Certificate of Entitlement premiums ended lower for small cars or those up to 1,600cc. Premiums went down to $64,209 - 16.3 per cent lower than the $74,689 earlier this month.
When the second bidding for March closed at 4pm on Wednesday, luxury cars or those above 1,600cc however ended higher at $73,900 - 27.2 per cent up from $58,090.
Open COEs, which are used mainly for bigger cars, ended 36 per cent higher at $73,301. Premiums for this category in the previous bidding earlier this month were $53,900.
Commercial vehicles COE premiums closed at $54,111, up 0.4 per cent from $53,900, while motorcycle premiums ended at $1,909, 0.7 per cent up from $1,895 in the last bidding.
* The prefix 1 in the months (eg 1-Jun-2006) indicates the first COE bid for the month, while a 2 prefix (2-Jun-2006) indicates the second bid for the month.
** Chart starts from the April 2002 bidding exercise. That was when the COE Open bidding system - where bidders are allowed to track the prevailing strike price "live" - fully replaced the Closed bidding system
Data Source: Land Transport Authority
Graphics: Derrick Ho | Last Updated: Mar 27, 2013 16:05hrs
Click here for a bigger chart.
At a glance: COE prices over the past 10 years
COE premiums dropped after the government tweaked the COE quota formula in 2003, leading to a bumper supply of certificates. By early 2006, COE prices in all categories had fallen below $10,000. But in April 2007, when the quota for COEs was cut by as much as 19 per cent for cars up to 1,600c, prices started going up.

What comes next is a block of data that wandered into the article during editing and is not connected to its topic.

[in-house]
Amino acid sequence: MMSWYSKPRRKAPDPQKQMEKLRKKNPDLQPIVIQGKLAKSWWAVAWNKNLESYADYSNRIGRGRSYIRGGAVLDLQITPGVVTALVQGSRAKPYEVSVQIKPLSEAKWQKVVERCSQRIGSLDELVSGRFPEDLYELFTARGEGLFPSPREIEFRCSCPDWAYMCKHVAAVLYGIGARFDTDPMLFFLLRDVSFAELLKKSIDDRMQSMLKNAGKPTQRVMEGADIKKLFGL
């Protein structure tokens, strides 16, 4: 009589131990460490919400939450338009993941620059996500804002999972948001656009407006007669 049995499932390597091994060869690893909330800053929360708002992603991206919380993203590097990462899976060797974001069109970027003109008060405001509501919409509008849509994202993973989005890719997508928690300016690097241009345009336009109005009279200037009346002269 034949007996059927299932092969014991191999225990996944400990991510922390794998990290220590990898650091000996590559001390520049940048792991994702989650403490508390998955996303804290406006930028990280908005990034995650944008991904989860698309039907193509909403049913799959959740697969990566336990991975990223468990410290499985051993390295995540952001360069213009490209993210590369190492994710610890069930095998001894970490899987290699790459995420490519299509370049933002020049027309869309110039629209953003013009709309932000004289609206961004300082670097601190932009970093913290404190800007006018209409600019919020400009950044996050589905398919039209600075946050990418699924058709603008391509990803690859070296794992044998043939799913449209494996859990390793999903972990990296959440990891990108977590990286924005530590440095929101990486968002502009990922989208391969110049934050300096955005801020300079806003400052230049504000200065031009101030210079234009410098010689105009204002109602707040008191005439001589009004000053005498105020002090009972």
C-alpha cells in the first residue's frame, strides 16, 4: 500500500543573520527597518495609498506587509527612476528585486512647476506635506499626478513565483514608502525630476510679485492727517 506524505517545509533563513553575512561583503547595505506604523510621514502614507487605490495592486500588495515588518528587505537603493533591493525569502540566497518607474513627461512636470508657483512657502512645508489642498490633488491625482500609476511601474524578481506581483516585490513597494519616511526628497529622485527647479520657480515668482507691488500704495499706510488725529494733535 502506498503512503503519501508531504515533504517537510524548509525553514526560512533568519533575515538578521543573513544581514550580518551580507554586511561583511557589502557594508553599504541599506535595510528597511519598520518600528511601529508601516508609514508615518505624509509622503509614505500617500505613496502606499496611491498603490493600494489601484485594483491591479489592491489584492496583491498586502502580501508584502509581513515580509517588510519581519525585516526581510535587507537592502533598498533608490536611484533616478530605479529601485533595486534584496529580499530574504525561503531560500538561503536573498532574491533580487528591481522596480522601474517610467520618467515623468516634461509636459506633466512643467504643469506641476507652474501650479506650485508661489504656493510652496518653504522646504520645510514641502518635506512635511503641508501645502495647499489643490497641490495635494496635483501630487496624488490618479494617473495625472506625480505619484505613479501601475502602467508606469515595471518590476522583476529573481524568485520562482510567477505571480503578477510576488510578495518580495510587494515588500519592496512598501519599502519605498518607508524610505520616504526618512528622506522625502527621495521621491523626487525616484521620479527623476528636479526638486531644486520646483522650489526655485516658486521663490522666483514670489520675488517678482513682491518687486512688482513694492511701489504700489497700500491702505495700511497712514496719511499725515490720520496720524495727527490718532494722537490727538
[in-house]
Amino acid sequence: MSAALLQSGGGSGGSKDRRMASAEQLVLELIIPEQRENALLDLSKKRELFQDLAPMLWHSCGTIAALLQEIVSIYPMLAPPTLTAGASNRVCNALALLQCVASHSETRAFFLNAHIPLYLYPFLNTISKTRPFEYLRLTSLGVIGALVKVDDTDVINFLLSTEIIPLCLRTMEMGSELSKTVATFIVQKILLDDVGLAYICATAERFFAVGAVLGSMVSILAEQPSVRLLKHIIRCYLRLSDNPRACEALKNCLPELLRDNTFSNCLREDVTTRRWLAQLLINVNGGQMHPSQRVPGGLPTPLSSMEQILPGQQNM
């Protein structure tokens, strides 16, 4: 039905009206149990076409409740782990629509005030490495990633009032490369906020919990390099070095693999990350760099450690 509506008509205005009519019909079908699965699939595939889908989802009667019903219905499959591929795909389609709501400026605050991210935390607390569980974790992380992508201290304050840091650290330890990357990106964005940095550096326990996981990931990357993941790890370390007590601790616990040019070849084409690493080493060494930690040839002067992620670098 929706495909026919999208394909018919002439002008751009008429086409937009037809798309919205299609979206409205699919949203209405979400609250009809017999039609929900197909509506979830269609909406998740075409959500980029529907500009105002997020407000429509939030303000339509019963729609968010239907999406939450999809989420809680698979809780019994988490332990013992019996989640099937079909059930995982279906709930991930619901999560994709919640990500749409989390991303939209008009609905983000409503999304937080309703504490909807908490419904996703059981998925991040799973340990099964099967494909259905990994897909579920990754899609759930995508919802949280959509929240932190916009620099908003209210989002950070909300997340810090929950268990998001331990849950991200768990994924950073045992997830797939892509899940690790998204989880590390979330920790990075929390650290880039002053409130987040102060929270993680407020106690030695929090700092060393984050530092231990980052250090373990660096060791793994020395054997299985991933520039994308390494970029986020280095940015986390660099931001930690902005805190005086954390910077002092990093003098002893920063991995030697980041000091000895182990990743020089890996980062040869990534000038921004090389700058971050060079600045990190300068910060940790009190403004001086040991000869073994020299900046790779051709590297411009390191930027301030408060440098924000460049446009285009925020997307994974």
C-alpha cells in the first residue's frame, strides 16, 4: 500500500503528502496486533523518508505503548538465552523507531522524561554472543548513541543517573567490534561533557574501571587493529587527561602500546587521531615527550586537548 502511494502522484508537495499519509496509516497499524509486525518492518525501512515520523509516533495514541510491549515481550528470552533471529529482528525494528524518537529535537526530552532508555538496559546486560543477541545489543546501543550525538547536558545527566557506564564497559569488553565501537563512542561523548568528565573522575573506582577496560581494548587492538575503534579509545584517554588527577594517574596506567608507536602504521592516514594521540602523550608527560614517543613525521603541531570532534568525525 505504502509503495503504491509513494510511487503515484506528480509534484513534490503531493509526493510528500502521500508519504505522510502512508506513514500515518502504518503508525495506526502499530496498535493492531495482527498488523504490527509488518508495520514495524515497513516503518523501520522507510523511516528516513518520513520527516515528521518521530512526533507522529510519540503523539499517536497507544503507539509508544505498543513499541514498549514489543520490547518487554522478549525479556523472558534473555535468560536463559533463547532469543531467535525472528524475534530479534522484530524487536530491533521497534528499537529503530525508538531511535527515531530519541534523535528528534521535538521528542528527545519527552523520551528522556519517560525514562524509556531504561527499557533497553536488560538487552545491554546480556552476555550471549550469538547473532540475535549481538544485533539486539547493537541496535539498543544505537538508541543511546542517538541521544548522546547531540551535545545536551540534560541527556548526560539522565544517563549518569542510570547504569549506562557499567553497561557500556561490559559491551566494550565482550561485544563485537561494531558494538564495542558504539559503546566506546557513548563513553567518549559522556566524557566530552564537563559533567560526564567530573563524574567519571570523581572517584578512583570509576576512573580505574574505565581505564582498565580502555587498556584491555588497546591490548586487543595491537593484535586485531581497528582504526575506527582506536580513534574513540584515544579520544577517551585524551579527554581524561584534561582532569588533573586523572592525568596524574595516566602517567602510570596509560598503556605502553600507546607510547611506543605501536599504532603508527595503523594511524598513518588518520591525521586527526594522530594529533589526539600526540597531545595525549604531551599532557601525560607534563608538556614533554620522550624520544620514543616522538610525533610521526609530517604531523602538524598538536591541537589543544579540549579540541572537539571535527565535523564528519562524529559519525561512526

The financial crisis saw COE premiums for small cars plunge to a record low of $2 from $10,455. Premiums for all other categories also ended sharply lower as demand for new vehicles tanked. Demand was also affected by how banks and finance houses were more stringent about approving vehicle loans.
Premiums started off soft at the start of 2009 but rose thereafter as the government moved to crimp the growth of the vehicle population. March and April 2010, for example, saw sharp price spikes after the government changed the formula for calculating COE supply.
Premiums for small cars surged to a historic high of $92,100 at the start of the year. Premiums for the Open category inched towards $100,000. In February, the government announced curbs to car loans and introduced a tiered Additional Registration Fee system that imposes significantly heftier taxes on luxury cars. At the first tender in March, COEs for bigger cars plunged by 37.3 per cent to a two-year-low, while those for small cars dropped by only 4.6 per cent.